Blog Search

Friday, 24 June 2011

New Zealand's south island revisited, part 1

The next 2 posts are principally to irritate Sonja as she is always complaining that her boss won't send her back to NZ on business and seeing photos of NZ always stirs her up!

It's a crappy winter day and not that pleasant for riding so I've been flicking back through photos of sunny riding days to cheer myself up.  Back in 2009, I made a post about our last south island riding trip but didn't attach many photos. We called it the "Birds Galore" tour as 4 of us with identically-coloured Honda Blackbirds headed down south.  Jennie wanted to come too, but not spend days on the pillion of 4 lunatics who were down there to misbehave on some of the world's greatest riding roads.  Her dilemma was solved when the partner of one of the other riders wanted to come as well and offered to bring their people-mover.  A perfect arrangement as we could chuck our gear in the back and the girls could do their thing whilst we did ours, meeting up at lunchtimes and late afternoons en route.  Here's some more photos and scribblings from that tour. Click on the photos to enlarge.

Leaving home for the great adventure
From L: Martin (a cop!), Jennie and me in background, Dave


En route to the ferry
Big John, Martin, me, Dave

On the way to the ferry at Wellington, we passed through the small town of Taihape.  Every year, the town puts on a gumboot throwing contest (how far you can throw it) with great prizes and the whole town has  a carnival atmosphere.  Fittingly, at the entrance to town, there's a giant gumboot crafted from old corrugated roofing iron!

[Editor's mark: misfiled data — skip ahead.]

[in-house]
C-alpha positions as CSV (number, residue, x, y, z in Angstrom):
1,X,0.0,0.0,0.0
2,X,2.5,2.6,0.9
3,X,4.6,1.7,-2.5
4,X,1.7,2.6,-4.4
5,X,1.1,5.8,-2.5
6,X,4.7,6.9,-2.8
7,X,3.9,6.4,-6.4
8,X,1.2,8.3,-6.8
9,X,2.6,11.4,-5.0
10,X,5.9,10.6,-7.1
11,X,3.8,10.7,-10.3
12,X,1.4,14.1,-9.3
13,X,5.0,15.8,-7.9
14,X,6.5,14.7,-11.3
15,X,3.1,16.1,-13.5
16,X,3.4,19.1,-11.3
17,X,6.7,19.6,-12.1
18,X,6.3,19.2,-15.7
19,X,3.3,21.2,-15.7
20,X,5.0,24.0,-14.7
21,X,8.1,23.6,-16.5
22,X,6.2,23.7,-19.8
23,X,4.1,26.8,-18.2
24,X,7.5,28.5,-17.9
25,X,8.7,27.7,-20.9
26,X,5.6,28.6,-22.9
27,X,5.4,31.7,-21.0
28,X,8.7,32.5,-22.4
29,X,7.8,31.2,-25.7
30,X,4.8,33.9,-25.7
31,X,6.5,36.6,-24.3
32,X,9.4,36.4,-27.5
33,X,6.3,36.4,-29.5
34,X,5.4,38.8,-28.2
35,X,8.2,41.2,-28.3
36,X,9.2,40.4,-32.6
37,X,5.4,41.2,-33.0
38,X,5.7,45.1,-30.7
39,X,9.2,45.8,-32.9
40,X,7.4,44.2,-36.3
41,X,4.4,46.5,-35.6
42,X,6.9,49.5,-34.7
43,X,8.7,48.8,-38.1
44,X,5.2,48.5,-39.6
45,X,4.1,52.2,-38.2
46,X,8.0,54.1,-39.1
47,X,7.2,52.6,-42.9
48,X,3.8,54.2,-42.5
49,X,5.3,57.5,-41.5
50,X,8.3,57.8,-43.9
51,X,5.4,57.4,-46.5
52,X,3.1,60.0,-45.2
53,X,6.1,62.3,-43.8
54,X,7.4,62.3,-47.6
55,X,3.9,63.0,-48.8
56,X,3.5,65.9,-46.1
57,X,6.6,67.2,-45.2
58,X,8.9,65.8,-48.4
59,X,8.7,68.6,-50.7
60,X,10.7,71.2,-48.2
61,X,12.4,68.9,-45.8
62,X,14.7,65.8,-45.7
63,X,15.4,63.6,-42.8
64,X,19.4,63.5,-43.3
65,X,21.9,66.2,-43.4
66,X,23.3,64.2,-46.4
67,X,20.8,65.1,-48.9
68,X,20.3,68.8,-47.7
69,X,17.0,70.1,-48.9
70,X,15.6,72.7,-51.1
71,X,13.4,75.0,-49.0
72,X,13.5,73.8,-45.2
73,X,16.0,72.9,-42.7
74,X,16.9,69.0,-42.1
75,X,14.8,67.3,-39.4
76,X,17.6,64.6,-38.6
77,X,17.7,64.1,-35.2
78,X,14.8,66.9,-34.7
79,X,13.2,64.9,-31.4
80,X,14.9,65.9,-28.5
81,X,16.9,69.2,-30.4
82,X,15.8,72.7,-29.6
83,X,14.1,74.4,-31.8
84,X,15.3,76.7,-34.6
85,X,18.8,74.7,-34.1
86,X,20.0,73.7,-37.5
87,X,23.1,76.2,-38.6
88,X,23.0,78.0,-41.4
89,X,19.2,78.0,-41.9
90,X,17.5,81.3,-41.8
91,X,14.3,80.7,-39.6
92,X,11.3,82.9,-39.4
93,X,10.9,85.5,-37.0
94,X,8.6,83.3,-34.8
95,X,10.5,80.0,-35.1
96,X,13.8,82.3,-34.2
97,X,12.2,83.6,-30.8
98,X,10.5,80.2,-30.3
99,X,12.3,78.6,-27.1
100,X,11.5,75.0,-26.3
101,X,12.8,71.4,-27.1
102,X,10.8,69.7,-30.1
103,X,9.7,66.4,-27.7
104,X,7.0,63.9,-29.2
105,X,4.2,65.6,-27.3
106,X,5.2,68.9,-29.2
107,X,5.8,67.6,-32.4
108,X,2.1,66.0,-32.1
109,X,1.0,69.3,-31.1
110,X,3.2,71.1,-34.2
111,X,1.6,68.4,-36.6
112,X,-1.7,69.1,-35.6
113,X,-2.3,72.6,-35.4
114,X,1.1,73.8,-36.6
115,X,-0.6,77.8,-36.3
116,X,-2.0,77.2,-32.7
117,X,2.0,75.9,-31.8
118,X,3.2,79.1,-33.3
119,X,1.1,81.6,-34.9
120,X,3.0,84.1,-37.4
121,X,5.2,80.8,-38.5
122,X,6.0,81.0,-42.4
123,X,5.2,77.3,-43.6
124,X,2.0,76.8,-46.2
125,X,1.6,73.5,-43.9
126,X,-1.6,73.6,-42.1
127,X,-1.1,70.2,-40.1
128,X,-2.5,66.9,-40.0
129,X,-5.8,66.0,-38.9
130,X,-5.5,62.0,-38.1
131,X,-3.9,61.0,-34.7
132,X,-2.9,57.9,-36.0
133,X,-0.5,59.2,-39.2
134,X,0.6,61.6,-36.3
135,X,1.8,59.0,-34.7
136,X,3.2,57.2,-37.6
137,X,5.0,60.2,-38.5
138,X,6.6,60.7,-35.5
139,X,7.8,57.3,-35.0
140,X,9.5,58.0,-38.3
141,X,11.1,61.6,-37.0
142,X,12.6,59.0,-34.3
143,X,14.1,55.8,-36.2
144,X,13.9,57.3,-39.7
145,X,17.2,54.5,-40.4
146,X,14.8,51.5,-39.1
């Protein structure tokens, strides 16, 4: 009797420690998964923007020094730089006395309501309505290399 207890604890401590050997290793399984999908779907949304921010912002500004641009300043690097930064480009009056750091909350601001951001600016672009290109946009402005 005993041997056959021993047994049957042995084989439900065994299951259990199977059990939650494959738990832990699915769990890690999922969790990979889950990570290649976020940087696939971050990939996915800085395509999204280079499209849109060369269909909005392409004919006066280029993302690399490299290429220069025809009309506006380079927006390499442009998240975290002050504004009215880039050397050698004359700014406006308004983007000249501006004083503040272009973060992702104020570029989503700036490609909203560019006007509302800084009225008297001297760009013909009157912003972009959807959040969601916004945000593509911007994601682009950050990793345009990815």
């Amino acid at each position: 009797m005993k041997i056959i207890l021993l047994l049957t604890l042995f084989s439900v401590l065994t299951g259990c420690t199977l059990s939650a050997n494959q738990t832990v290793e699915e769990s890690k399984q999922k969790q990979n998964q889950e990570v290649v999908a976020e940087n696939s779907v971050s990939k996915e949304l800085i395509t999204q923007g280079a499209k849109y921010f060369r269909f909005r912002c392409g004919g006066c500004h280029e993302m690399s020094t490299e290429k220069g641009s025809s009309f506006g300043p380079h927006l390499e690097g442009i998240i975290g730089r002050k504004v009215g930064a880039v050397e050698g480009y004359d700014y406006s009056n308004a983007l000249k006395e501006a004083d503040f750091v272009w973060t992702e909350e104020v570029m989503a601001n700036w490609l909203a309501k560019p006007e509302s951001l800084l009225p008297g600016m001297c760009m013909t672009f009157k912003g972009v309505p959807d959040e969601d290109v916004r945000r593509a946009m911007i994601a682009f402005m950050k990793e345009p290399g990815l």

Taihape corrugated iron gumboot


 Tying down on the ferry

Picton in the south island where the ferry docks

Kekerengu - stopping for a cold drink

Synchronised parking! Off whale watching


The sperm whales at Kaikoura hunt giant squid in a deep trench just off the coast.  They re-surface every 30 minutes or so to re-oxygenate and stay on the surface for 10-15 minutes, so the chances of seeing several on the 2 hour trip are very good.  There are also hundreds of dolphins and seals in the area.

Sperm whale diving for giant squid

There must have been at least 200 dolphins round the boat
leaping out  of the water and splashing us with their tails!

The photo below is of the iconic hotel at the tiny community of Blackball, an ex-coalmining area.  It's a bit down at heel but is one of those places which is a "must" to stay at because of the magic hospitality.  Full of old mining memorabilia, food to die for and beer from a local micro-brewery.  Now here's the even better bit!  A good few years back, the owners called it the Blackball Hilton.  Eventually, the Hilton hotel chain heard about it and told them they'd have to change the name if they didn't want their arse sued off for damages. You can just see the name board nailed to the railings on the balcony.  In a gesture of defiance, the owners did change the name!  See a little board nailed on an angle just above the other sign?  It has the word "Formerly" painted on it!  The full name was changed to "Formerly the Blackball Hilton".  The Hilton hotel chain gave up for fear of becoming a laughing stock.  Yayyyy for the little guy!!!